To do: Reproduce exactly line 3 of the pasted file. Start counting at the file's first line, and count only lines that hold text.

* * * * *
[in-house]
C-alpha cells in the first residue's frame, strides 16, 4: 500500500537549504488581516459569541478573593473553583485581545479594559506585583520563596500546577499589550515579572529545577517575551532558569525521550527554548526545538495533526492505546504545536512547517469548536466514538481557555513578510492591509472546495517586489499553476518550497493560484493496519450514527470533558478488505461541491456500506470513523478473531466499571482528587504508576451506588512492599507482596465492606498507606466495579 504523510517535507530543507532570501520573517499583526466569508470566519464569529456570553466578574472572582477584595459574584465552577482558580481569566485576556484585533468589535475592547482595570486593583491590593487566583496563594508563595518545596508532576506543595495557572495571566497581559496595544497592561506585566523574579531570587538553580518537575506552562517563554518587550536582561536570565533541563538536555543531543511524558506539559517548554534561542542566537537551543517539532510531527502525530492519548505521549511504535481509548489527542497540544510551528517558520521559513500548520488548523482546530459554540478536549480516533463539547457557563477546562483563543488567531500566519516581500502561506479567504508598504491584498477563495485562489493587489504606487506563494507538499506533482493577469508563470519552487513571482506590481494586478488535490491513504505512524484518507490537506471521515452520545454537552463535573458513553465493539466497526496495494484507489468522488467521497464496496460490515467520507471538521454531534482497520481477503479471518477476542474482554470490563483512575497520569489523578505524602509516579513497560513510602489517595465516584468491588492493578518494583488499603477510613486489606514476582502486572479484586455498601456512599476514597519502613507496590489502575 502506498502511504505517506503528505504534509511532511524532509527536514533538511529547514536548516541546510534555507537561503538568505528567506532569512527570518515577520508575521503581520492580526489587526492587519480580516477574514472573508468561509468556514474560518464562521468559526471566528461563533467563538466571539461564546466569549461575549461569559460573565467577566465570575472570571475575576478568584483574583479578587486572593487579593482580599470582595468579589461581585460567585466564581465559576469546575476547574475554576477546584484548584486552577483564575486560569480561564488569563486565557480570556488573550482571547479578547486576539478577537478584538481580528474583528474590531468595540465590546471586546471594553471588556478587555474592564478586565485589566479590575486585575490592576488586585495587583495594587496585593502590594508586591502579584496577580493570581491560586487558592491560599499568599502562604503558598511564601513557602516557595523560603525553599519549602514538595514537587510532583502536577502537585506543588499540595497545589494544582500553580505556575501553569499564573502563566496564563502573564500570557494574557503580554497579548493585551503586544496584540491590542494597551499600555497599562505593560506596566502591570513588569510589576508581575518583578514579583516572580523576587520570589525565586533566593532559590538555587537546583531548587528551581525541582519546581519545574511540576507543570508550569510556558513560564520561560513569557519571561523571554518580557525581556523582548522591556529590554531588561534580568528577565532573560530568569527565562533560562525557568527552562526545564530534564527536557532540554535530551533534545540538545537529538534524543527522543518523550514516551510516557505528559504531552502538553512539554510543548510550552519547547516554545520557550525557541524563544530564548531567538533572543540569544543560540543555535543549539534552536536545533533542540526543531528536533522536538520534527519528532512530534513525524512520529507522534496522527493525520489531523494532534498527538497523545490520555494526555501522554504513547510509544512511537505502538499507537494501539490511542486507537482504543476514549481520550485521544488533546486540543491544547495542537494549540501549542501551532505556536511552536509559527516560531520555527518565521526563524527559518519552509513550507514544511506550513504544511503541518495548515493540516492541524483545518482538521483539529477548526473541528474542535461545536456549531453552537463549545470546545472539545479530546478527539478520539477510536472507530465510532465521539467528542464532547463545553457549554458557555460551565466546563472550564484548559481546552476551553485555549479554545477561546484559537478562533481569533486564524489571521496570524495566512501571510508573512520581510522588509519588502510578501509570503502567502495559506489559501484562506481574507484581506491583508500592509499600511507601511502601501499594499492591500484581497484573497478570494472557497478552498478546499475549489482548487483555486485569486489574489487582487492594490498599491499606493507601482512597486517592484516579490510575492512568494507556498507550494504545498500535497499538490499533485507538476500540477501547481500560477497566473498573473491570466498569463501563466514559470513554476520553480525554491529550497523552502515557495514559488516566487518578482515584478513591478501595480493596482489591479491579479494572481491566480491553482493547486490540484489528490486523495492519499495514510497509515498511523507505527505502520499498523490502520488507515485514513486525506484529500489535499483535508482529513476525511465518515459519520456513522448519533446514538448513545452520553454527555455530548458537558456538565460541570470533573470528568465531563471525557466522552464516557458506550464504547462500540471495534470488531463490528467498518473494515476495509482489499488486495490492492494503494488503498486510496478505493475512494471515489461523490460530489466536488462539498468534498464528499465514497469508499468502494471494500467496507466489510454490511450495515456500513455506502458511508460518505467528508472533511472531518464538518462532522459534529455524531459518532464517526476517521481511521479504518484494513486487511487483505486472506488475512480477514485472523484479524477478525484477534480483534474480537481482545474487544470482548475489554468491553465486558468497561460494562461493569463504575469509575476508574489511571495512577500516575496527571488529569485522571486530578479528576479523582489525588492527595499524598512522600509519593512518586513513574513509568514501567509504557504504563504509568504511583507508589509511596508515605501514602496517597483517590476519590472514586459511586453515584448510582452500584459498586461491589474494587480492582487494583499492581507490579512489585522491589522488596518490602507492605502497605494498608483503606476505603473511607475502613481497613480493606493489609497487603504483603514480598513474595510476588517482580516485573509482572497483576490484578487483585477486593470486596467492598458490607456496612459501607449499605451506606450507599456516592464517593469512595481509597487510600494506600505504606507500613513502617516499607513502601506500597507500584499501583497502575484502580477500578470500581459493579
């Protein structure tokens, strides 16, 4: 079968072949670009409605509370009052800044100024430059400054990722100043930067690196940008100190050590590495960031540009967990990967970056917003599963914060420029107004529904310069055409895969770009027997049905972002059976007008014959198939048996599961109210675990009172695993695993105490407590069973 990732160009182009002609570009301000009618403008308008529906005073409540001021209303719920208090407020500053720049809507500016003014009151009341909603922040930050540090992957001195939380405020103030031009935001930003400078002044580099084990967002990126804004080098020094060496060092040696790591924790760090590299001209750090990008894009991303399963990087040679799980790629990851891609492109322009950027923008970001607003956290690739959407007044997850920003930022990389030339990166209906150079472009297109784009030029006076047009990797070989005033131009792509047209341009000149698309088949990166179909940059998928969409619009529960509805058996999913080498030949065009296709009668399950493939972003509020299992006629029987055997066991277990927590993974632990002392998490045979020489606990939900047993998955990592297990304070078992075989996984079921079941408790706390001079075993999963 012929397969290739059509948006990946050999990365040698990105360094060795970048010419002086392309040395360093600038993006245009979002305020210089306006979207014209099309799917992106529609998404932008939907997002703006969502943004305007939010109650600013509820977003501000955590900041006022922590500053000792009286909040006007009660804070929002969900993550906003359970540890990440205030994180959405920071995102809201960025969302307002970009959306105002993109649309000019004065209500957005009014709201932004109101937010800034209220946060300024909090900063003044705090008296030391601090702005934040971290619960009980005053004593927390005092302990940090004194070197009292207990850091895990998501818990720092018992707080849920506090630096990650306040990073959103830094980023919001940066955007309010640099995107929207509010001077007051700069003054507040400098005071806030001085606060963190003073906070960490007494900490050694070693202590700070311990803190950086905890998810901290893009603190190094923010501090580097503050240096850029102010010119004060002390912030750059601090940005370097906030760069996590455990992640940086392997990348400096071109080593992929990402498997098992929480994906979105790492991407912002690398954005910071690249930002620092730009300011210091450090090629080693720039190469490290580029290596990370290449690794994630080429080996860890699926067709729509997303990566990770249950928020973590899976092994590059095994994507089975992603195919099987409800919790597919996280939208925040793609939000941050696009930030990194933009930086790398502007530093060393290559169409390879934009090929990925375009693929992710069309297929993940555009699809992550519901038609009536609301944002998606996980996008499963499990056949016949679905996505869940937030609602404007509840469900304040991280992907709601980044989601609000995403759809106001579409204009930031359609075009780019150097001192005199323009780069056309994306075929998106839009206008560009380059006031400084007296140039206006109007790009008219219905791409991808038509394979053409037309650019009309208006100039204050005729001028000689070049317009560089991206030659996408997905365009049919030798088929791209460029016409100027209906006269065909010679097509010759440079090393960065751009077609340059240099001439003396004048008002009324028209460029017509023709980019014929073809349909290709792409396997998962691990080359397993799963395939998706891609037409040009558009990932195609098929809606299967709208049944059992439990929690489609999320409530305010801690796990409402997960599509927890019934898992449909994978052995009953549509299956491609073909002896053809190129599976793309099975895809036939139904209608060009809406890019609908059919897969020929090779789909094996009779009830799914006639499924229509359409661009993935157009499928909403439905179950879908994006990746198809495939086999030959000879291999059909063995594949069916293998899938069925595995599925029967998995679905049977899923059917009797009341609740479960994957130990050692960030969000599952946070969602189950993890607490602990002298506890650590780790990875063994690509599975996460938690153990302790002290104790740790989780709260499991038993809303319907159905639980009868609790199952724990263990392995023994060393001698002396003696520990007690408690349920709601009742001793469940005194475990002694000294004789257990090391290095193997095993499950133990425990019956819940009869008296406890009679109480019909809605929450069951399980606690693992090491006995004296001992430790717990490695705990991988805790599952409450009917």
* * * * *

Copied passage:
């Protein structure tokens, strides 16, 4: 079968072949670009409605509370009052800044100024430059400054990722100043930067690196940008100190050590590495960031540009967990990967970056917003599963914060420029107004529904310069055409895969770009027997049905972002059976007008014959198939048996599961109210675990009172695993695993105490407590069973 990732160009182009002609570009301000009618403008308008529906005073409540001021209303719920208090407020500053720049809507500016003014009151009341909603922040930050540090992957001195939380405020103030031009935001930003400078002044580099084990967002990126804004080098020094060496060092040696790591924790760090590299001209750090990008894009991303399963990087040679799980790629990851891609492109322009950027923008970001607003956290690739959407007044997850920003930022990389030339990166209906150079472009297109784009030029006076047009990797070989005033131009792509047209341009000149698309088949990166179909940059998928969409619009529960509805058996999913080498030949065009296709009668399950493939972003509020299992006629029987055997066991277990927590993974632990002392998490045979020489606990939900047993998955990592297990304070078992075989996984079921079941408790706390001079075993999963 012929397969290739059509948006990946050999990365040698990105360094060795970048010419002086392309040395360093600038993006245009979002305020210089306006979207014209099309799917992106529609998404932008939907997002703006969502943004305007939010109650600013509820977003501000955590900041006022922590500053000792009286909040006007009660804070929002969900993550906003359970540890990440205030994180959405920071995102809201960025969302307002970009959306105002993109649309000019004065209500957005009014709201932004109101937010800034209220946060300024909090900063003044705090008296030391601090702005934040971290619960009980005053004593927390005092302990940090004194070197009292207990850091895990998501818990720092018992707080849920506090630096990650306040990073959103830094980023919001940066955007309010640099995107929207509010001077007051700069003054507040400098005071806030001085606060963190003073906070960490007494900490050694070693202590700070311990803190950086905890998810901290893009603190190094923010501090580097503050240096850029102010010119004060002390912030750059601090940005370097906030760069996590455990992640940086392997990348400096071109080593992929990402498997098992929480994906979105790492991407912002690398954005910071690249930002620092730009300011210091450090090629080693720039190469490290580029290596990370290449690794994630080429080996860890699926067709729509997303990566990770249950928020973590899976092994590059095994994507089975992603195919099987409800919790597919996280939208925040793609939000941050696009930030990194933009930086790398502007530093060393290559169409390879934009090929990925375009693929992710069309297929993940555009699809992550519901038609009536609301944002998606996980996008499963499990056949016949679905996505869940937030609602404007509840469900304040991280992907709601980044989601609000995403759809106001579409204009930031359609075009780019150097001192005199323009780069056309994306075929998106839009206008560009380059006031400084007296140039206006109007790009008219219905791409991808038509394979053409037309650019009309208006100039204050005729001028000689070049317009560089991206030659996408997905365009049919030798088929791209460029016409100027209906006269065909010679097509010759440079090393960065751009077609340059240099001439003396004048008002009324028209460029017509023709980019014929073809349909290709792409396997998962691990080359397993799963395939998706891609037409040009558009990932195609098929809606299967709208049944059992439990929690489609999320409530305010801690796990409402997960599509927890019934898992449909994978052995009953549509299956491609073909002896053809190129599976793309099975895809036939139904209608060009809406890019609908059919897969020929090779789909094996009779009830799914006639499924229509359409661009993935157009499928909403439905179950879908994006990746198809495939086999030959000879291999059909063995594949069916293998899938069925595995599925029967998995679905049977899923059917009797009341609740479960994957130990050692960030969000599952946070969602189950993890607490602990002298506890650590780790990875063994690509599975996460938690153990302790002290104790740790989780709260499991038993809303319907159905639980009868609790199952724990263990392995023994060393001698002396003696520990007690408690349920709601009742001793469940005194475990002694000294004789257990090391290095193997095993499950133990425990019956819940009869008296406890009679109480019909809605929450069951399980606690693992090491006995004296001992430790717990490695705990991988805790599952409450009917």